Sometimes I get frustrated that our garden doesn’t look the way I want it to, it is very unrefined. At its best it’s a patch of bare dirt littered with bags of soil, mulch, gardening tools, a few beds and pots. At it’s worst it’s the same but with large itchy weeds. But what our garden lacks in style and beauty it more than makes up in what it can produce.
Lately I’ve been harvesting pound after pound of tomatoes and squash on a daily basis. I have herbs that have taken over their pots growing out of them into the dirt beneath. I have more chilies than what I know what to do with and even the strawberries are going strong. But when you have lots of plants you get lots of critters too. We’ve been battling bunnies that seem to have a penchant for our cherry tomatoes, horned tailed caterpillars that have tried (and failed) to decimate our tomatoes, fuzzy caterpillars that love my mint and mint like plants, and tons and tons of grasshoppers of all sizes. Cute little green ones no bigger than a peppercorn that seem to find their way down your boots and up your pants and large grey ones the size of my middle finger (quite appropriate since sometimes they make me want to give them the middle finger). But none of these pests bother me the way the red ants and black widows do. Since J and I believe the pesticides are horrible we have had to do a lot research on the best way to battle these bugs. We’ve used the shop vac to suck up spider webs and have actually stomped on any nests and spiders we see, we’ve used cinnamon oil and hot water to keep the red ants at bay, physically pulled caterpillars off of the plants to squash them and so forth. But it’s all worth it for this.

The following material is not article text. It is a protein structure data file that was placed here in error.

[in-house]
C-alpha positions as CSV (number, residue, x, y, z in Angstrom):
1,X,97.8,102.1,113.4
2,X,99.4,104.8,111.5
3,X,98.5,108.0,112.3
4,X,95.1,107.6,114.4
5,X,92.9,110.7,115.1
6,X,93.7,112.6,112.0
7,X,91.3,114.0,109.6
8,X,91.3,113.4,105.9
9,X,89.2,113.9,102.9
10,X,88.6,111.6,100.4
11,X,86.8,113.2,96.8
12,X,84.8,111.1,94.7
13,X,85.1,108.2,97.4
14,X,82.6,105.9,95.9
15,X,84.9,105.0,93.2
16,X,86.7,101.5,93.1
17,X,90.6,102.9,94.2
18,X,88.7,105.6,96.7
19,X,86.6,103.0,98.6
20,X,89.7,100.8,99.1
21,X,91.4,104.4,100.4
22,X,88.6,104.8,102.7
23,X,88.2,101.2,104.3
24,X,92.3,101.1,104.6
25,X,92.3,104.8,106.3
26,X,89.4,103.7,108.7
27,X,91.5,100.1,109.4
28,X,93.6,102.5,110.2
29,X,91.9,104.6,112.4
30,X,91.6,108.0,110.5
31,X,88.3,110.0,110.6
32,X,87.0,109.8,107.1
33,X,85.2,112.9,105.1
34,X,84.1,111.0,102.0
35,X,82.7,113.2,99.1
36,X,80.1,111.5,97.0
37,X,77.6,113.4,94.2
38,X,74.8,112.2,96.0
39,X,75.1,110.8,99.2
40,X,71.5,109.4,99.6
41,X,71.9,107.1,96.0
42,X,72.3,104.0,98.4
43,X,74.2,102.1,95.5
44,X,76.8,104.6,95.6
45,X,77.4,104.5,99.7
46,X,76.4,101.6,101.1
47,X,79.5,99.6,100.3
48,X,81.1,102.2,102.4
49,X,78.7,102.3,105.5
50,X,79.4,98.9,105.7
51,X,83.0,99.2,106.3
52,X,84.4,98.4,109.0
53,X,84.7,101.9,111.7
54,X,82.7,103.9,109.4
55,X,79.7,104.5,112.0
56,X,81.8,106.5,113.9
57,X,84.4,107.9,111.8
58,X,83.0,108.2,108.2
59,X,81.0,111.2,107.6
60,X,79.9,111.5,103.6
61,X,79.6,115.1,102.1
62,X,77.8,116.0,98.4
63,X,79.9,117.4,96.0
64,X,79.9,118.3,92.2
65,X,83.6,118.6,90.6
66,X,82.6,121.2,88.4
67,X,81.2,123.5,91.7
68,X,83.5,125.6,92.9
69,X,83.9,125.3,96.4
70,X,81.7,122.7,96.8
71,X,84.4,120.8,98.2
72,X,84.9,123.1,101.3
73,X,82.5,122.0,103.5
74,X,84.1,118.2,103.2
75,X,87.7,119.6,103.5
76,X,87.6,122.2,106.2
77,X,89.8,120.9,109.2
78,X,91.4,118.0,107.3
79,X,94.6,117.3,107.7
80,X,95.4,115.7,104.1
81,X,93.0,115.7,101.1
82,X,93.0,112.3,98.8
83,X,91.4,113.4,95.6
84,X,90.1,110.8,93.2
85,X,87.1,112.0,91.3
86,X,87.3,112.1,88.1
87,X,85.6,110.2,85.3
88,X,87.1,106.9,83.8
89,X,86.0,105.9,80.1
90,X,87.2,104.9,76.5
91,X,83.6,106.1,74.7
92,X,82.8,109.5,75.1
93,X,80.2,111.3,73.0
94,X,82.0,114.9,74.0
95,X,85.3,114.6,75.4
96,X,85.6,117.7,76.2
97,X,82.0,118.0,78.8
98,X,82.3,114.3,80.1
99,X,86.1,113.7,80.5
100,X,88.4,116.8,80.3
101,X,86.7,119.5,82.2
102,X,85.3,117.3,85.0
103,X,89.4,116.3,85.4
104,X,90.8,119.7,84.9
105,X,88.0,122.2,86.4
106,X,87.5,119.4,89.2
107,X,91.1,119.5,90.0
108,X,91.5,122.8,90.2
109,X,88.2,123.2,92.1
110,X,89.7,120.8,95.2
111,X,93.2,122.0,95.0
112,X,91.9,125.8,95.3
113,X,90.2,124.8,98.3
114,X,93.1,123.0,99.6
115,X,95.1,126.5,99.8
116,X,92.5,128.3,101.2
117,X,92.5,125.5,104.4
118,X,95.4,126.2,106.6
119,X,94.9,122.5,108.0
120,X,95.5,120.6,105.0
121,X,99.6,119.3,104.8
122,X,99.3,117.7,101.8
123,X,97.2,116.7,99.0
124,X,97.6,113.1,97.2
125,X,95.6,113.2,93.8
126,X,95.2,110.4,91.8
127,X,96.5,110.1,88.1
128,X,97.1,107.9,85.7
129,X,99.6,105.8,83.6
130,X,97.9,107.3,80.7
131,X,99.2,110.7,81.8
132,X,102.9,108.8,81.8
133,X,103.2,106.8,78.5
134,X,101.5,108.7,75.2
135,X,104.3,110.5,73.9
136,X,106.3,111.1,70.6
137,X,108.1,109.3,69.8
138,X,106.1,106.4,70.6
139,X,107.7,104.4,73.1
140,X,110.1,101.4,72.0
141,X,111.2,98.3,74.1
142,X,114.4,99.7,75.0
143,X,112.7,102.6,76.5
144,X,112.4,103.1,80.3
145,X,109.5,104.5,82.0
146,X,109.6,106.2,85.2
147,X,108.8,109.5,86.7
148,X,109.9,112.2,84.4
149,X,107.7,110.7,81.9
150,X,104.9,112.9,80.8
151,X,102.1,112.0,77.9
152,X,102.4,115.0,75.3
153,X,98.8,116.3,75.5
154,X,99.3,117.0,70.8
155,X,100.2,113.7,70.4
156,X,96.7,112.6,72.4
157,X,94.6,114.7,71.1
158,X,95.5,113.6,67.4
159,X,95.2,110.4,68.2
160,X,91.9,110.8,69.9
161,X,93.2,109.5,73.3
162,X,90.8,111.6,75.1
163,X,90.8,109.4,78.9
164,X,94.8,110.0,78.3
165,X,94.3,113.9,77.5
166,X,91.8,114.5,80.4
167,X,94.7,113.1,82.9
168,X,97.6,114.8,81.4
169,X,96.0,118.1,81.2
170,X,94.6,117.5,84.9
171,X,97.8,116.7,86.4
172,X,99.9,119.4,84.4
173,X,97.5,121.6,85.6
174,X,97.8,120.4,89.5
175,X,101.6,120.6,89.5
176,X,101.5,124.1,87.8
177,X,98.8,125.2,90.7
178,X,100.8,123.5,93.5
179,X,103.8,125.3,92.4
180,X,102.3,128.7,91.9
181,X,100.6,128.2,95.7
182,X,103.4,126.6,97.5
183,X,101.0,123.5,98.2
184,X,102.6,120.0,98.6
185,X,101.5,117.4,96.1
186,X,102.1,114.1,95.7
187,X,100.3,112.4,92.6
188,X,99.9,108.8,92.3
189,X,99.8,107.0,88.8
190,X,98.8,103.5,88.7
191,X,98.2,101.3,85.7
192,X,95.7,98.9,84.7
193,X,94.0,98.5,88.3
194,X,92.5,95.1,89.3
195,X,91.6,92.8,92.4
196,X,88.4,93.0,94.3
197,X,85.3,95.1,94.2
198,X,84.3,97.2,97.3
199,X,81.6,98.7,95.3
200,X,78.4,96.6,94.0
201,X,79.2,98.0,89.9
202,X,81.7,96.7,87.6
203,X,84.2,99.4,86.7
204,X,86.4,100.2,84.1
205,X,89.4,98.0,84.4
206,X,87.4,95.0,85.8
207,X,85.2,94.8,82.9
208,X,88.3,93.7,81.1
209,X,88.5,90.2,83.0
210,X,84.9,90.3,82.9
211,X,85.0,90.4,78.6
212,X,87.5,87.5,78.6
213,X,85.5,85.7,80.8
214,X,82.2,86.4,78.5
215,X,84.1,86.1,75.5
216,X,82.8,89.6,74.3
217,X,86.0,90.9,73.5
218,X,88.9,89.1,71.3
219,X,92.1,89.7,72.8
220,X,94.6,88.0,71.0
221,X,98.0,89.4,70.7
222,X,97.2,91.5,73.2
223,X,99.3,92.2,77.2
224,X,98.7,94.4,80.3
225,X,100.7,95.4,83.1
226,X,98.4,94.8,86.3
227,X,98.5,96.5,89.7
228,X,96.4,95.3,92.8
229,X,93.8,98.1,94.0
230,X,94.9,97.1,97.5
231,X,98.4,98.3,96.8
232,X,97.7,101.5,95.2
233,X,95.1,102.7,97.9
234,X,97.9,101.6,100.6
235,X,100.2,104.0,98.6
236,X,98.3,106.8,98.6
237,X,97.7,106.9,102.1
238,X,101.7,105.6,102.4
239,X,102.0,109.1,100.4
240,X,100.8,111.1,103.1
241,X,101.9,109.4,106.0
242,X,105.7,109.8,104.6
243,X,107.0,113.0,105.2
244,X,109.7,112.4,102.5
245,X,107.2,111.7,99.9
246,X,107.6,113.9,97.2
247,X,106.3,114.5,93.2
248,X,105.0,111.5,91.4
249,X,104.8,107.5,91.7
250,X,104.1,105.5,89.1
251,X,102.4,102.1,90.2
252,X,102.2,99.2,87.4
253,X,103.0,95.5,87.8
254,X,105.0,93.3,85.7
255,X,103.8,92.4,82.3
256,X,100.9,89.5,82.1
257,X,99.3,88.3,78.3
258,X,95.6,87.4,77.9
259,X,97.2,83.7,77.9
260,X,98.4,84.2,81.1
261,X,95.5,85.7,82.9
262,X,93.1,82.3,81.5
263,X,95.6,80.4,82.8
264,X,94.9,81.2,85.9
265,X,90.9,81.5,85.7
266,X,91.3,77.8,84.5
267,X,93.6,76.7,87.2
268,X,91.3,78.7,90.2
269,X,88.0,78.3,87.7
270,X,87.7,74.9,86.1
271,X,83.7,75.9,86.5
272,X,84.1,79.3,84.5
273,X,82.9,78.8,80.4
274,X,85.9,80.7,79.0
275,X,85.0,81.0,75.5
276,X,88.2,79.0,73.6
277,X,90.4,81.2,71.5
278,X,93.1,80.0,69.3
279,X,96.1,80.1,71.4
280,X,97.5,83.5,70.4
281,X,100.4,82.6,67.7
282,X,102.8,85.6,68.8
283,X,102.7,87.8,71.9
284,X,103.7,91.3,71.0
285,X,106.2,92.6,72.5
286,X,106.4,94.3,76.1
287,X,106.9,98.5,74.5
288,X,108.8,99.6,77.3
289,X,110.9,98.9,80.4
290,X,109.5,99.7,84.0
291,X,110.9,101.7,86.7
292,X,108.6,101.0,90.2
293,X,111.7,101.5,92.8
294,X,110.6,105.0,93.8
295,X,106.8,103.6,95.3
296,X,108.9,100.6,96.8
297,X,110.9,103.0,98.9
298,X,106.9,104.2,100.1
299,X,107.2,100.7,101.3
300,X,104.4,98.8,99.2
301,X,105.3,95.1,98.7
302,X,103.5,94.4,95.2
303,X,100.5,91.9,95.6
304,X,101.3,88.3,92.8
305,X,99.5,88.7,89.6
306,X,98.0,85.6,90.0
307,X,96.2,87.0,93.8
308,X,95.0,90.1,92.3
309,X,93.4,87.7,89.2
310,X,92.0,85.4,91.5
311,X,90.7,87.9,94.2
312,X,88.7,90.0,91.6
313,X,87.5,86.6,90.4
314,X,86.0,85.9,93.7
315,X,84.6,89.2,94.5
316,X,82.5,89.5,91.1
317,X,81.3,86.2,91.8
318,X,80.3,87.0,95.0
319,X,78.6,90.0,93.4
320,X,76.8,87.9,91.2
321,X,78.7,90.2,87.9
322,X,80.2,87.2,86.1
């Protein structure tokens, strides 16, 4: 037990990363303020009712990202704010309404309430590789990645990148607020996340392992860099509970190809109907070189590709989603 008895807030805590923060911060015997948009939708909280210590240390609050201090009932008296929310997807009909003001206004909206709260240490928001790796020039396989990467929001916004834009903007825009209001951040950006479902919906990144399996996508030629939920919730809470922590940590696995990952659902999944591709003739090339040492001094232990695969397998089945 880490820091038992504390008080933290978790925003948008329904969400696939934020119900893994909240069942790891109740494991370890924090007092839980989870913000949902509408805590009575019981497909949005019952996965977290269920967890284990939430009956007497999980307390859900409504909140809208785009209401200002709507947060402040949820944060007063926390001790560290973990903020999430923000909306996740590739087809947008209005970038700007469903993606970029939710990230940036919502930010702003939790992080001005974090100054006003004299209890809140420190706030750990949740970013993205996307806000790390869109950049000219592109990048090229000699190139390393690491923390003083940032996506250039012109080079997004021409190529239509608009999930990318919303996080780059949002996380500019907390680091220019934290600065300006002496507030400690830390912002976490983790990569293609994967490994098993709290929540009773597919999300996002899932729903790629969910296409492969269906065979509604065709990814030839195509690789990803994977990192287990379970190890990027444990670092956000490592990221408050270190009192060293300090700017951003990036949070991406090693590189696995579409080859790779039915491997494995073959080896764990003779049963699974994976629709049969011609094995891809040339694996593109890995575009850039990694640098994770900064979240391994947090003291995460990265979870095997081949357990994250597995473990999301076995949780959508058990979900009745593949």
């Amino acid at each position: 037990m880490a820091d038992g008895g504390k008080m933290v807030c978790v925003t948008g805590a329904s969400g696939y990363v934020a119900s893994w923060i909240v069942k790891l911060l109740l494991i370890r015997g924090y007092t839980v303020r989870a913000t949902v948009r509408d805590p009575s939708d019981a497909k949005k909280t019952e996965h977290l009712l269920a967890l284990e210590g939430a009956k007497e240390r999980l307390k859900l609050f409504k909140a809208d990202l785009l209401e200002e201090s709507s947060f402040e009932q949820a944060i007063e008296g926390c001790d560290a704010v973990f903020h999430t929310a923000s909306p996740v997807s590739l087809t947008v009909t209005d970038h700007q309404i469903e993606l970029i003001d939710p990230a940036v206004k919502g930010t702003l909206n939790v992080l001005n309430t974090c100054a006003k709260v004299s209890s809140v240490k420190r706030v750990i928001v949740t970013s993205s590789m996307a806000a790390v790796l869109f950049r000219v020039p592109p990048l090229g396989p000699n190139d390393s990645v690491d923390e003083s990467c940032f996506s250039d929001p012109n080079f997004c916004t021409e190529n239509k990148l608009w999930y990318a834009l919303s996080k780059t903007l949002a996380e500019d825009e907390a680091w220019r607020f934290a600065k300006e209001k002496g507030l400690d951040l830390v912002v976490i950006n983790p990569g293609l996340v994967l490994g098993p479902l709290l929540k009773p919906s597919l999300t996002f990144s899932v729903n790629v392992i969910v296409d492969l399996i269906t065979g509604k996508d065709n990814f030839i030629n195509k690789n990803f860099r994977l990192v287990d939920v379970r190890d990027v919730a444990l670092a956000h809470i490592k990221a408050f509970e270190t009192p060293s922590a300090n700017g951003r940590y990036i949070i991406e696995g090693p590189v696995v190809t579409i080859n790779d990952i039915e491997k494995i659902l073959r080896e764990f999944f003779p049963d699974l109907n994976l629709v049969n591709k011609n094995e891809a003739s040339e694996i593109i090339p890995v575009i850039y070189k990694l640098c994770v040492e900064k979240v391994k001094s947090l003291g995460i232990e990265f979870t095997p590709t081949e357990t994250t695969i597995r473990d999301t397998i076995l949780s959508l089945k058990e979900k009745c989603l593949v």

I love that we’re teaching our daughter where her food comes from. And it’s kind of amazing looking at this growing girl knowing that she is literally made of what we and our friend Farmer Tracey have grown ourselves.